Cybersecurity in HR: Keeping Applicant Data Safe in the Digital World

Cybersecurity in HR
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In the modern digital age, cybersecurity has become a critical issue for organizations of all types and sizes. This is especially true for HR departments, which handle sensitive applicant data. A data breach in HR could expose confidential information of job candidates, opening the door to identity theft and other cybercrimes. In this article, we’ll discuss the risks of cyber attacks in HR, the potential impact of data breaches, and some best practices HR professionals can follow to lock down applicant data in the digital sphere.

The Dangers of Cyber Threats in HR

HR teams collect and manage a significant amount of personally identifiable information (PII) from applicants. This includes full names, home addresses, phone numbers, email addresses, social security numbers, background check data, and more. All this sensitive info is a goldmine for cybercriminals looking to steal identities or commit fraud.

Unfortunately, HR databases are vulnerable on many fronts. Hackers often target HR systems with email phishing scams aimed at getting login credentials. They may also exploit weaknesses in HR software to break in undetected. Internal threats are common too. Disgruntled employees or those simply unaware of security best practices could expose data inadvertently.

Data breaches can lead to applicant information falling into the wrong hands. The impacts of this PII theft include:

  • Identity theft – Criminals can use the stolen data to impersonate applicants and open fraudulent accounts. This destroys individuals’ credit scores.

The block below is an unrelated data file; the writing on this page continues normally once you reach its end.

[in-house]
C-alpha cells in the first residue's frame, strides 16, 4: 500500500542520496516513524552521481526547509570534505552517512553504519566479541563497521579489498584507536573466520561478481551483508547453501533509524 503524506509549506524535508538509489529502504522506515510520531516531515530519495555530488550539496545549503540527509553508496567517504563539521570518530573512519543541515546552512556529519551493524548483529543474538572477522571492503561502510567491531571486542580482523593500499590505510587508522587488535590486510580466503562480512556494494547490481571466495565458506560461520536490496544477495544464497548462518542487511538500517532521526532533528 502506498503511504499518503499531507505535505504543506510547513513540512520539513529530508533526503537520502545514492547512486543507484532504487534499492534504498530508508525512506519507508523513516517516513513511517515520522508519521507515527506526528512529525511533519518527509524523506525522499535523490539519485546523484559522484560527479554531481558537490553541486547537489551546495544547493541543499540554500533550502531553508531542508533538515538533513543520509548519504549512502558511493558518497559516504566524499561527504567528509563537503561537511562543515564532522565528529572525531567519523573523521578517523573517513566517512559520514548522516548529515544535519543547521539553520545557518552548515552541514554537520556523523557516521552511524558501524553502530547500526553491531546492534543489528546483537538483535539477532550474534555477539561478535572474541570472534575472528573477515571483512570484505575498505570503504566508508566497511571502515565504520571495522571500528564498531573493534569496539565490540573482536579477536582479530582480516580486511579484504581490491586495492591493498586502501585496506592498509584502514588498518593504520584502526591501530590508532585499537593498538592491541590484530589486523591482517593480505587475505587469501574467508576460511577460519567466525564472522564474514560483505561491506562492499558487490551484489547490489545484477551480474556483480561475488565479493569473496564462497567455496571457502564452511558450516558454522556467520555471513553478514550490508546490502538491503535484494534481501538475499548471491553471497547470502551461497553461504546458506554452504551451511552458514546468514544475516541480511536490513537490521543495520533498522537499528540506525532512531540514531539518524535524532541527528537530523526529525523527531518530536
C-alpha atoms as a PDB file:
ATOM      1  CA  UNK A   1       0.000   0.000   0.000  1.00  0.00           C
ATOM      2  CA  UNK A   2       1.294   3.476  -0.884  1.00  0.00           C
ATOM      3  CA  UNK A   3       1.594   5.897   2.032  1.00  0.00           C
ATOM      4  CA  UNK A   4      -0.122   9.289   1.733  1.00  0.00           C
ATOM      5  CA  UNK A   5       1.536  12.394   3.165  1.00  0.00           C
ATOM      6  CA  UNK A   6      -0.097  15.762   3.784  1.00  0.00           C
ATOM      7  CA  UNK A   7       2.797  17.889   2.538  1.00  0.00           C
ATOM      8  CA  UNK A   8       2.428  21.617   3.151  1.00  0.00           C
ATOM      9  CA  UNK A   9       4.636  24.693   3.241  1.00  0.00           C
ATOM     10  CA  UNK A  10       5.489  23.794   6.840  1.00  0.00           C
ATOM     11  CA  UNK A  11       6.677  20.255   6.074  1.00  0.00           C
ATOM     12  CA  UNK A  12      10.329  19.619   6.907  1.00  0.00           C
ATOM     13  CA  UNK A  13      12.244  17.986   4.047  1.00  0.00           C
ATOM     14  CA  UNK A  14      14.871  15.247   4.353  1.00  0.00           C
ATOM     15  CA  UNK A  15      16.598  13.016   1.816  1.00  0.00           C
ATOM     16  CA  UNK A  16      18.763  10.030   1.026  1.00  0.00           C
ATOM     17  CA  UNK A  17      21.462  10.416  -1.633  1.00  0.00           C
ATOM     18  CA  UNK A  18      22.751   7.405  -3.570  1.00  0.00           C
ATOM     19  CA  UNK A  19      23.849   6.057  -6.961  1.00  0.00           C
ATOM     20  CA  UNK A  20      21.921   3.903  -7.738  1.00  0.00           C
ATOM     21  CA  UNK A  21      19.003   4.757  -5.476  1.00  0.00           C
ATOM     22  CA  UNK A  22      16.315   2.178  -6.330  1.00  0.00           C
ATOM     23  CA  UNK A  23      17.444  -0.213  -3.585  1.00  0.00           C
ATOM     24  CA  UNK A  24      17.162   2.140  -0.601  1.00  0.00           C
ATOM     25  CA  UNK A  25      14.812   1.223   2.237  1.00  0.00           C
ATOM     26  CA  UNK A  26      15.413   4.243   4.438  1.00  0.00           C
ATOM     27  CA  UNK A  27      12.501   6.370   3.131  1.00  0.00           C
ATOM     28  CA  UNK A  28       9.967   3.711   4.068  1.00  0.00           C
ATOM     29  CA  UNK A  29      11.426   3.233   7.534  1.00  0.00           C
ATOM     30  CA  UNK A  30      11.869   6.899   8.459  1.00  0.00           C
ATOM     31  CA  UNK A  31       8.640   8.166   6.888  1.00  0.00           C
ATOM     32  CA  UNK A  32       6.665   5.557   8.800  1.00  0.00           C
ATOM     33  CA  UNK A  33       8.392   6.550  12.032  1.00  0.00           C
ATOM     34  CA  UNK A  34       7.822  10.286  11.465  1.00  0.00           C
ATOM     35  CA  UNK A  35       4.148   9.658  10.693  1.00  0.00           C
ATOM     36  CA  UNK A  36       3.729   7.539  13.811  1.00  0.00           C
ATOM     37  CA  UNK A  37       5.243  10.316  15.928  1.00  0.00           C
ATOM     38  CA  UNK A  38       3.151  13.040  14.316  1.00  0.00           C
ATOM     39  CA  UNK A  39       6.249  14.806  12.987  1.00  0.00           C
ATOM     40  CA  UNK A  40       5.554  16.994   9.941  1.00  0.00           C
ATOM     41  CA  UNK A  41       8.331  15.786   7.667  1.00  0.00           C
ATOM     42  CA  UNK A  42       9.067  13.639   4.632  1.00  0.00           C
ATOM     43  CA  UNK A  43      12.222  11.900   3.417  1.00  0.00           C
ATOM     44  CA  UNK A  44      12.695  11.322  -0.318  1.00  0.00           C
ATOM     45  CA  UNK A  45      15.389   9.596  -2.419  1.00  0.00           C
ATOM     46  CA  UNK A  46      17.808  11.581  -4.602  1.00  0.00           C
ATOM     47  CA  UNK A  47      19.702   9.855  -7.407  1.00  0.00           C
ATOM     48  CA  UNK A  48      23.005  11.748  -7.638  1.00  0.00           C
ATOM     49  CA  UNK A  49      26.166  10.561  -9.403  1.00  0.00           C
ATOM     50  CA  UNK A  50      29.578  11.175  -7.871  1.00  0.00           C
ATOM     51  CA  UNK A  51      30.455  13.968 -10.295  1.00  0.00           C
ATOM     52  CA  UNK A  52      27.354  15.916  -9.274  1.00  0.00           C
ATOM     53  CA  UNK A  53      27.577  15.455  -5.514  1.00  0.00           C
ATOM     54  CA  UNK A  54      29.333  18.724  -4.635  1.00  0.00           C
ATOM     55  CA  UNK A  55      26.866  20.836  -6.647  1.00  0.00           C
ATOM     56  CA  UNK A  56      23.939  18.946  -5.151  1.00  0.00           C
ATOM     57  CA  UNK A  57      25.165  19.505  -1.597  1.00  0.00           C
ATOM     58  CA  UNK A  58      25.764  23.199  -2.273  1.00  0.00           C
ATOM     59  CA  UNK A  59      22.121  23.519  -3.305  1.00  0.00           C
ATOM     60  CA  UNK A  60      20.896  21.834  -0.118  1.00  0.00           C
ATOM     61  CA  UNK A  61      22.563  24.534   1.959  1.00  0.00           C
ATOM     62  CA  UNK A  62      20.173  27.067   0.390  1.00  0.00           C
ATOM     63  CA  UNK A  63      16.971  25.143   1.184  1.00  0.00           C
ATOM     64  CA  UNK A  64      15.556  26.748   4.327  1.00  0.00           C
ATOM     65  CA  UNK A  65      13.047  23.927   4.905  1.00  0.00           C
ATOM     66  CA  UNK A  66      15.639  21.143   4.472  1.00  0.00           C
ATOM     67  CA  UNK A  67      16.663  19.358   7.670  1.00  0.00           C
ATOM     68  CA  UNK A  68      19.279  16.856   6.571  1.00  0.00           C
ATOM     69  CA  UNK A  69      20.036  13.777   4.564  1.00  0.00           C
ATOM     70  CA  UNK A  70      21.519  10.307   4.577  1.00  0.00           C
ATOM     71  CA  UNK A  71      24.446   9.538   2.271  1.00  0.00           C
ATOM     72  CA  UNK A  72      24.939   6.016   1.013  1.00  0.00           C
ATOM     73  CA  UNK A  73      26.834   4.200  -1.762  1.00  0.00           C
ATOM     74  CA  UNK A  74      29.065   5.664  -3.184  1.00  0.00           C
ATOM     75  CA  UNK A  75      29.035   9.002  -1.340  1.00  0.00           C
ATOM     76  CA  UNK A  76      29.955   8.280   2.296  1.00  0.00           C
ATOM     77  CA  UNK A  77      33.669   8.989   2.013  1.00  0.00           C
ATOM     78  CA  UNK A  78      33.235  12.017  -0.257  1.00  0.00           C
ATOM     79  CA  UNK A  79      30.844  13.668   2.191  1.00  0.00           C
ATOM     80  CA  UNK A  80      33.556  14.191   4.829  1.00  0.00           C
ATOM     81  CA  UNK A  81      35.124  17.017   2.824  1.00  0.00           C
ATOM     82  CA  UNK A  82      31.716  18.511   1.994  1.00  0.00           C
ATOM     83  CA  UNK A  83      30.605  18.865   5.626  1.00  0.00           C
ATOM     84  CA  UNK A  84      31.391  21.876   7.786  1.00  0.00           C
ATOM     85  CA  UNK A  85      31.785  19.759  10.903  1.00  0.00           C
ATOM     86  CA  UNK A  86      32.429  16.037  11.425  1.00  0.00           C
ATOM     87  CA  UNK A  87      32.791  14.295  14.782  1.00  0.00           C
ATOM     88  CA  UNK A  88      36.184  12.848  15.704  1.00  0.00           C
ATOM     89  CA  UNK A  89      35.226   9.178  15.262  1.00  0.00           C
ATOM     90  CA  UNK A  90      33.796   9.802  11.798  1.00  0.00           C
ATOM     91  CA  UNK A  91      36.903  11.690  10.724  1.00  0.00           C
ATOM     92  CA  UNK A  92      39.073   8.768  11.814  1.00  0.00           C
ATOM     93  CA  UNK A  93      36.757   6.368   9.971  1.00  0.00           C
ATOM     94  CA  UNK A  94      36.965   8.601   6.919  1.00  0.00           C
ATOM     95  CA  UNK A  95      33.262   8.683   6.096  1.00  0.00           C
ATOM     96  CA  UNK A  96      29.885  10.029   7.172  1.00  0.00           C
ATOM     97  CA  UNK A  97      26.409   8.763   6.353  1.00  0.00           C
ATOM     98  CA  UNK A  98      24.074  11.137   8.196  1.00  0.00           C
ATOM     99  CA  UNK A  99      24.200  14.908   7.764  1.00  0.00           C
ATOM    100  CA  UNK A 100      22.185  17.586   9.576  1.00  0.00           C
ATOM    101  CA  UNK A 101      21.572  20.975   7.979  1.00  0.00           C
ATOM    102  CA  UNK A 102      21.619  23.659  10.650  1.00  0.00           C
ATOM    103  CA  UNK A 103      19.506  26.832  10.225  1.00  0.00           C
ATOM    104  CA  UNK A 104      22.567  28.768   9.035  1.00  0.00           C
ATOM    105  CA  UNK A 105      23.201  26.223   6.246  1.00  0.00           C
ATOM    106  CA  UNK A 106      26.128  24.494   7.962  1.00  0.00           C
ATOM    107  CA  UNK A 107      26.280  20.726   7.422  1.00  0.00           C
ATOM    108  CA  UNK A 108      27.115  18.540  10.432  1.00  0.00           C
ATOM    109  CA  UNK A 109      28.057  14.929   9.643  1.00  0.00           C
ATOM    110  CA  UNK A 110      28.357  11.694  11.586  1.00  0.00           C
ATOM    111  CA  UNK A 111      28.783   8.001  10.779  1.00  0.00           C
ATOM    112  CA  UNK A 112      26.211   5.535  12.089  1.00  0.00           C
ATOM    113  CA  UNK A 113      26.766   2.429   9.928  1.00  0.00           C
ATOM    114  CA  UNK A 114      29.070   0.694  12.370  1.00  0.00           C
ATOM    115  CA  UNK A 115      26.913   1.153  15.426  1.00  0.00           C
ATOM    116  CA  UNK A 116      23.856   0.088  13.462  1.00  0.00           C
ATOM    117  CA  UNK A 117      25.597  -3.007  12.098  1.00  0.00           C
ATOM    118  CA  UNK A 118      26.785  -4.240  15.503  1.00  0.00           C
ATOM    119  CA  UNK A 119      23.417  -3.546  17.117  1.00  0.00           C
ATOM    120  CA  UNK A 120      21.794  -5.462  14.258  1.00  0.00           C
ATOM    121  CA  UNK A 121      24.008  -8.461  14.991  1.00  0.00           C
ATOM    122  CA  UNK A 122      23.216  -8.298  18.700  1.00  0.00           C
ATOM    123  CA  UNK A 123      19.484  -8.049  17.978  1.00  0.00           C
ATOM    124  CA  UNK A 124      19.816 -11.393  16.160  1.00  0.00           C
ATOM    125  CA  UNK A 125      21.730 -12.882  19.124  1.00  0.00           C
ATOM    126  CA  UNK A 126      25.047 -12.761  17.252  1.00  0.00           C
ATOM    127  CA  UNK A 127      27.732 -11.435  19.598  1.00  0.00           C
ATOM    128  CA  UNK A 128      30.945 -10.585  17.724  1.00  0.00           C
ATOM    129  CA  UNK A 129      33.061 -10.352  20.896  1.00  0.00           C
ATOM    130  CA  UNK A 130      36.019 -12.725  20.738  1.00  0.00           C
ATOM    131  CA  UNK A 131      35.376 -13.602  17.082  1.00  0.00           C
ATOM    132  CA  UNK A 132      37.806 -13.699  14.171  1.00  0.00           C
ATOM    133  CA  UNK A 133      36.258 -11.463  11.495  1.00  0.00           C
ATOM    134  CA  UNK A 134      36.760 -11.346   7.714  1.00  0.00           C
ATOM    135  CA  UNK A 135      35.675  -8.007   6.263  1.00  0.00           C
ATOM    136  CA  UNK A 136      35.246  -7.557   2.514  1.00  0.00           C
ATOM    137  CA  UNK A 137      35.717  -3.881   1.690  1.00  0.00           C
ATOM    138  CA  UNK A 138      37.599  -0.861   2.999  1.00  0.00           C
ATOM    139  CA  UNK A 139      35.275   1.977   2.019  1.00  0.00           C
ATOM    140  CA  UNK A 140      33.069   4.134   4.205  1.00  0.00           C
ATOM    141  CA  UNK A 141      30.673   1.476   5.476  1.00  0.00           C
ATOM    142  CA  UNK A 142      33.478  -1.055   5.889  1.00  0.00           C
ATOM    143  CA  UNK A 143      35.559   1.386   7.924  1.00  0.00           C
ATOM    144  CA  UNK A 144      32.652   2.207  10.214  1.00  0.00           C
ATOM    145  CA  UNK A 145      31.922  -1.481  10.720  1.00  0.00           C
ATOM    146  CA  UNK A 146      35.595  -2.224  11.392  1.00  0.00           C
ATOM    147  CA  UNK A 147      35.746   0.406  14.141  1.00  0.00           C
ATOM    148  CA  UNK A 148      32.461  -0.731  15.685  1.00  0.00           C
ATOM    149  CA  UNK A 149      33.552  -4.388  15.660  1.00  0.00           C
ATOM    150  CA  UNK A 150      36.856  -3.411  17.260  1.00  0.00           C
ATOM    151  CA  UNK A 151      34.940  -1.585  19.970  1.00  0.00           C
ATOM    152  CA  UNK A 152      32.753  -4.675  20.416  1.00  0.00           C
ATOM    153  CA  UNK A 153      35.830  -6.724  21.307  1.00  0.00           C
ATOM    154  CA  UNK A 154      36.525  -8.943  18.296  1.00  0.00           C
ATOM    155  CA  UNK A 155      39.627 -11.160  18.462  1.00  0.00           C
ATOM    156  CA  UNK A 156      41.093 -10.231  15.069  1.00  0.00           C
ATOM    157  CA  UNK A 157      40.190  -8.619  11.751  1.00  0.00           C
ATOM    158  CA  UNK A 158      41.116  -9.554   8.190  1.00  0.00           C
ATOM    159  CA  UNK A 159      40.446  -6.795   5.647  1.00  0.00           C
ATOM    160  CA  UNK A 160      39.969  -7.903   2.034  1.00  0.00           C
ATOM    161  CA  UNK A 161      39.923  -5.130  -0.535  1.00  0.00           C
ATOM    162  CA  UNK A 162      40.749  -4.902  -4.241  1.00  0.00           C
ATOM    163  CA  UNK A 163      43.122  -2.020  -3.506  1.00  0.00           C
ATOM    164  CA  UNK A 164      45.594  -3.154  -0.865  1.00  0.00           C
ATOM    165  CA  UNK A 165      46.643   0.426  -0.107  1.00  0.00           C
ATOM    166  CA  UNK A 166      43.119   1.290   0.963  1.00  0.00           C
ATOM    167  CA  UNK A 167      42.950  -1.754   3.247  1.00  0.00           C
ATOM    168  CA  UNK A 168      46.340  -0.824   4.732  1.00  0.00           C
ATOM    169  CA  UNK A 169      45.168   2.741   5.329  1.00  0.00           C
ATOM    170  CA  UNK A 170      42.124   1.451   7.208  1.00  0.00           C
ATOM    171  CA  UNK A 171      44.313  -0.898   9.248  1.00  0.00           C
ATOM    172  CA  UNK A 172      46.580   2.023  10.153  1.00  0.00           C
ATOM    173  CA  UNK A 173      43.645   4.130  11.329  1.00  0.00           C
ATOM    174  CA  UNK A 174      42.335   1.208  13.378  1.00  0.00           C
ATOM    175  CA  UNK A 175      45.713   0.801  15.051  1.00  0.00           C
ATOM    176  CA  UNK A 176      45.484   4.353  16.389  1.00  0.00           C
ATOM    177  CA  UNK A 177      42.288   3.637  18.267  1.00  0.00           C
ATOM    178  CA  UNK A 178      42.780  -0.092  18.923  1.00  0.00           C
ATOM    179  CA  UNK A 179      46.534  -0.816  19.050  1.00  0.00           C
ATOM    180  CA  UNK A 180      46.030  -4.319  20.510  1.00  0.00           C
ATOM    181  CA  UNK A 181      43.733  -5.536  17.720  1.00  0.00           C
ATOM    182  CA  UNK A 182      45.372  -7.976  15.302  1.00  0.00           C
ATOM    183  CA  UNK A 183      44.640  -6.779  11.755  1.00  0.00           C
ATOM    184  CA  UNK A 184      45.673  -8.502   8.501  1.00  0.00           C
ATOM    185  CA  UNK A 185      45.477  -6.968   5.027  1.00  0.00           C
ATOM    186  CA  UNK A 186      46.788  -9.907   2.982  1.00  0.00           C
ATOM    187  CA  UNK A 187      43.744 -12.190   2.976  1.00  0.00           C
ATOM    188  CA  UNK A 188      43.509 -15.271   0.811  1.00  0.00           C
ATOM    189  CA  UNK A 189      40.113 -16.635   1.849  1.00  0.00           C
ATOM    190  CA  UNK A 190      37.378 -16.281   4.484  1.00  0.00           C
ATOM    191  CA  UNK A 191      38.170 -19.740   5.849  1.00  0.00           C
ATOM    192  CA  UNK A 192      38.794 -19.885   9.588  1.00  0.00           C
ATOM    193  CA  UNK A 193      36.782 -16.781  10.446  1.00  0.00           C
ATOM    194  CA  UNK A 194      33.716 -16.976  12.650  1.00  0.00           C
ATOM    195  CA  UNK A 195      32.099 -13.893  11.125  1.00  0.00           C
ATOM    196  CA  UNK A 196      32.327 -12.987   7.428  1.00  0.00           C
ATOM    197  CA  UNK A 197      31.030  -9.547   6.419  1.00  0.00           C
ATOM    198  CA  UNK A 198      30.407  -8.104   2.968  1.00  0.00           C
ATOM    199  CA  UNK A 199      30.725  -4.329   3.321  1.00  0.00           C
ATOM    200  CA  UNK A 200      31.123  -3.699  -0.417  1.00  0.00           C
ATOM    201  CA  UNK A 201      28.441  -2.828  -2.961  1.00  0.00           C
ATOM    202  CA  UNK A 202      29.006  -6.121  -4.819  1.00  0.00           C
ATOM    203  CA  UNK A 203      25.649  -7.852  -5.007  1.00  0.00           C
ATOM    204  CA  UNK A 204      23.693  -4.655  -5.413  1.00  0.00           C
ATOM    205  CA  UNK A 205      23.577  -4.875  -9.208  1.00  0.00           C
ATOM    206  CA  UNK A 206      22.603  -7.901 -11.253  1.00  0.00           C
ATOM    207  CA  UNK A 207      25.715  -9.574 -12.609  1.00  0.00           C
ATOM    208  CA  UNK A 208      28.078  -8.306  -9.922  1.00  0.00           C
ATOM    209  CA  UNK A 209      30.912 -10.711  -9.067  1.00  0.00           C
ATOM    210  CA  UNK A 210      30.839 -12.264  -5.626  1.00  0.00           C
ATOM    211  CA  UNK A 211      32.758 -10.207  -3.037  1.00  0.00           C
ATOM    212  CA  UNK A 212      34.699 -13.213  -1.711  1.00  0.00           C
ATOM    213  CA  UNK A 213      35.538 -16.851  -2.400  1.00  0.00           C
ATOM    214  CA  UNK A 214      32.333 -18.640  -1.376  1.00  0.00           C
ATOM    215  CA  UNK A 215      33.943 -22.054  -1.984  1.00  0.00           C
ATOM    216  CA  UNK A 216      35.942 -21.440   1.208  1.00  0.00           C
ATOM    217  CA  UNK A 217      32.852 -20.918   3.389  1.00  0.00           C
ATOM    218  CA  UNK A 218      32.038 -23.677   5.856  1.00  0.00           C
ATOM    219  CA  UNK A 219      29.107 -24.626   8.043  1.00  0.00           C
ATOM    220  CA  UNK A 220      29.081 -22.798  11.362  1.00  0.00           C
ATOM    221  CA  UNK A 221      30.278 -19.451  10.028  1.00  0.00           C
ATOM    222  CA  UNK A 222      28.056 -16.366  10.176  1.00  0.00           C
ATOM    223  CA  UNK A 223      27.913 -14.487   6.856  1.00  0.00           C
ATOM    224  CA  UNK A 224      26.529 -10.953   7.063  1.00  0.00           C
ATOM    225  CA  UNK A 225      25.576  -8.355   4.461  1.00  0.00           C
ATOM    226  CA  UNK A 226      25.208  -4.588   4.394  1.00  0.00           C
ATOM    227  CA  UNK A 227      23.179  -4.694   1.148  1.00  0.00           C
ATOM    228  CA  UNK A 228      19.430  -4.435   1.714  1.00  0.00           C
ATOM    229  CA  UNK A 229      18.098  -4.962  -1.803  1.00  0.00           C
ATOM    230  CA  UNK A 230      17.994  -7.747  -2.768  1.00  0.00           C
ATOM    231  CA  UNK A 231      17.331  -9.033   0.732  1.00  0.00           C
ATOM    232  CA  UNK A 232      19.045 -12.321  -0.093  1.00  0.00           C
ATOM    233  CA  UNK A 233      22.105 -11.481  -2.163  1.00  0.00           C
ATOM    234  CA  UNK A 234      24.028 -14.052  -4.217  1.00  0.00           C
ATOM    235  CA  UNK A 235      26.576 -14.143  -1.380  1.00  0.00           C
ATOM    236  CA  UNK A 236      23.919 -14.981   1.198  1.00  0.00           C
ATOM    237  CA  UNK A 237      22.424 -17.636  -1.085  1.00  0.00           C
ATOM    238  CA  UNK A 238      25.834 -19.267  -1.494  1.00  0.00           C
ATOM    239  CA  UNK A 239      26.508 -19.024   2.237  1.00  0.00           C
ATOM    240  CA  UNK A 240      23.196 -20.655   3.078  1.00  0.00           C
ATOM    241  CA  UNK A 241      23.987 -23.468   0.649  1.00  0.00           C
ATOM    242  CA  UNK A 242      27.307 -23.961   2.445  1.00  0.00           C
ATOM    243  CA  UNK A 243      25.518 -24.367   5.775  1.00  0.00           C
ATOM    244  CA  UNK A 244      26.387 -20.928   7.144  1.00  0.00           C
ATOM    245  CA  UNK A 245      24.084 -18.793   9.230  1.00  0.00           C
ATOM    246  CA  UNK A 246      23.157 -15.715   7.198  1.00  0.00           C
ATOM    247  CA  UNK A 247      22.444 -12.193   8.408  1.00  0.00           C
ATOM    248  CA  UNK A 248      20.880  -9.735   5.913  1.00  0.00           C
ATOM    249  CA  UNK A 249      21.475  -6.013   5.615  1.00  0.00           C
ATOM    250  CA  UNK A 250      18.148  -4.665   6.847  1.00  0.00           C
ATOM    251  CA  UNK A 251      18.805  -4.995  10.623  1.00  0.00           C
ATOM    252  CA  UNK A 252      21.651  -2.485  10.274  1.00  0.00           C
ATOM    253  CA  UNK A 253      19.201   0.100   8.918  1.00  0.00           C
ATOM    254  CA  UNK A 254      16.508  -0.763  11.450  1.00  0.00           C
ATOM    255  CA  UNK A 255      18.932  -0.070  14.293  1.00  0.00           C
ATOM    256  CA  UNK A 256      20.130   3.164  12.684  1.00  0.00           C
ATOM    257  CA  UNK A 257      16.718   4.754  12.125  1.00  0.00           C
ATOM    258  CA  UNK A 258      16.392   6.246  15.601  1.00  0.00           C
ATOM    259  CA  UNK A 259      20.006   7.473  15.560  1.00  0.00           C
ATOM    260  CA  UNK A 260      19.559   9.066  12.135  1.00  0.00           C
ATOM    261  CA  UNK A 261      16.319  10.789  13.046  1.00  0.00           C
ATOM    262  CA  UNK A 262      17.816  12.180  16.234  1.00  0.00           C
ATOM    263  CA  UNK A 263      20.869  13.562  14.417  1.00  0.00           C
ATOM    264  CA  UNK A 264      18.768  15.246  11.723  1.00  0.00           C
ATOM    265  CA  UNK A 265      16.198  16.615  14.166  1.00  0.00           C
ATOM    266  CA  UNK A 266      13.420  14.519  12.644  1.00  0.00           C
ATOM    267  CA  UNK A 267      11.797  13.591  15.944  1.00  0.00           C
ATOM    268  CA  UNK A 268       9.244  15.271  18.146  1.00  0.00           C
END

• Financial fraud – With full names, addresses, SSNs, etc. criminals can commit tax and benefits fraud, stealing money and benefits.
  • Reputation damage – Applicants will lose trust in an organization that fails to protect their private data.
  • Legal issues – Data breaches violate privacy laws, resulting in lawsuits and regulatory fines.

Major breaches also make headlines, harming an organization’s public image. For HR teams, it’s crucial to lock down applicant data security using practices common in broader industrial cybersecurity.


Reported HR data breaches have risen sharply in recent years, highlighting the need for better security.

Securing Applicant Data in HR Systems

Ensuring the security of applicant data is of paramount importance. Here are some things HR can do to make it more secure:

  • Encrypt sensitive applicant data. Consider encryption as a protective measure for data. Even if someone takes it, they can’t read it without the code.
  • Use secure networks and software: Make sure HR systems use strong networks and have the latest security updates.
  • Implement role-based access: Only let the people who need to see or change the data have access. This helps stop breaches.
  • Train staff on security: Teach all employees about how to stay safe online. Show them how to spot tricky emails, make strong passwords, not share their access, and follow data rules.
  • Vet third-party apps: Be super careful when you’re thinking about using outside HR software. Make sure it’s safe.
  • Create strong passwords: Tell everyone to make hard-to-guess passwords and change them often.
  • Enable multi-factor authentication: This means you need more than one thing to log in, like a fingerprint or a special code. It’s extra safe.
  • Monitor for threats: Use HR software that can spot strange logins or data access and tell you if something’s not right.